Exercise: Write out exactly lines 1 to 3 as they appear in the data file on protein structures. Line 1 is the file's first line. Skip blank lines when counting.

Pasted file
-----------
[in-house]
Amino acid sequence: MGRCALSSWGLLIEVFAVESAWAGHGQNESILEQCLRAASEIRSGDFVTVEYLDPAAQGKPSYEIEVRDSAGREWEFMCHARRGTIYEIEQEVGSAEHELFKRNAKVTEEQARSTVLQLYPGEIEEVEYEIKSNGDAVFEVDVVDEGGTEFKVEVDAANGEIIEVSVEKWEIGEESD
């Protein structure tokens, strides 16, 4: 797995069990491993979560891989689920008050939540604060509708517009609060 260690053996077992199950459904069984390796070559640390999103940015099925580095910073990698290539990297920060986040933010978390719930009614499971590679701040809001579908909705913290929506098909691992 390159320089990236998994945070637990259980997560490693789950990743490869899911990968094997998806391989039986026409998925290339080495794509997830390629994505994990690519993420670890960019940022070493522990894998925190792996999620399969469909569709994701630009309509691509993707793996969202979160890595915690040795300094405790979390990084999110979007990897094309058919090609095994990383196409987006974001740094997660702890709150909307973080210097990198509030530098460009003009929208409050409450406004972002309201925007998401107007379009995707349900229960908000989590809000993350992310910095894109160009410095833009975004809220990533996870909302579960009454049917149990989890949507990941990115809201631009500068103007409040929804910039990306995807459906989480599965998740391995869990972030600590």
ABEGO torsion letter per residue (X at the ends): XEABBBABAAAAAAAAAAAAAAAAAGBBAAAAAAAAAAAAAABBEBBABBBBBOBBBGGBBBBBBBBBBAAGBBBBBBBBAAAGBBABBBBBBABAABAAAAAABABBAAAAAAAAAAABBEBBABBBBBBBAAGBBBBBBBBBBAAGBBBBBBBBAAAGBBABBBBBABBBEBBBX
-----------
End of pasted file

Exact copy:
[in-house]
Amino acid sequence: MGRCALSSWGLLIEVFAVESAWAGHGQNESILEQCLRAASEIRSGDFVTVEYLDPAAQGKPSYEIEVRDSAGREWEFMCHARRGTIYEIEQEVGSAEHELFKRNAKVTEEQARSTVLQLYPGEIEEVEYEIKSNGDAVFEVDVVDEGGTEFKVEVDAANGEIIEVSVEKWEIGEESD
């Protein structure tokens, strides 16, 4: 797995069990491993979560891989689920008050939540604060509708517009609060 260690053996077992199950459904069984390796070559640390999103940015099925580095910073990698290539990297920060986040933010978390719930009614499971590679701040809001579908909705913290929506098909691992 390159320089990236998994945070637990259980997560490693789950990743490869899911990968094997998806391989039986026409998925290339080495794509997830390629994505994990690519993420670890960019940022070493522990894998925190792996999620399969469909569709994701630009309509691509993707793996969202979160890595915690040795300094405790979390990084999110979007990897094309058919090609095994990383196409987006974001740094997660702890709150909307973080210097990198509030530098460009003009929208409050409450406004972002309201925007998401107007379009995707349900229960908000989590809000993350992310910095894109160009410095833009975004809220990533996870909302579960009454049917149990989890949507990941990115809201631009500068103007409040929804910039990306995807459906989480599965998740391995869990972030600590």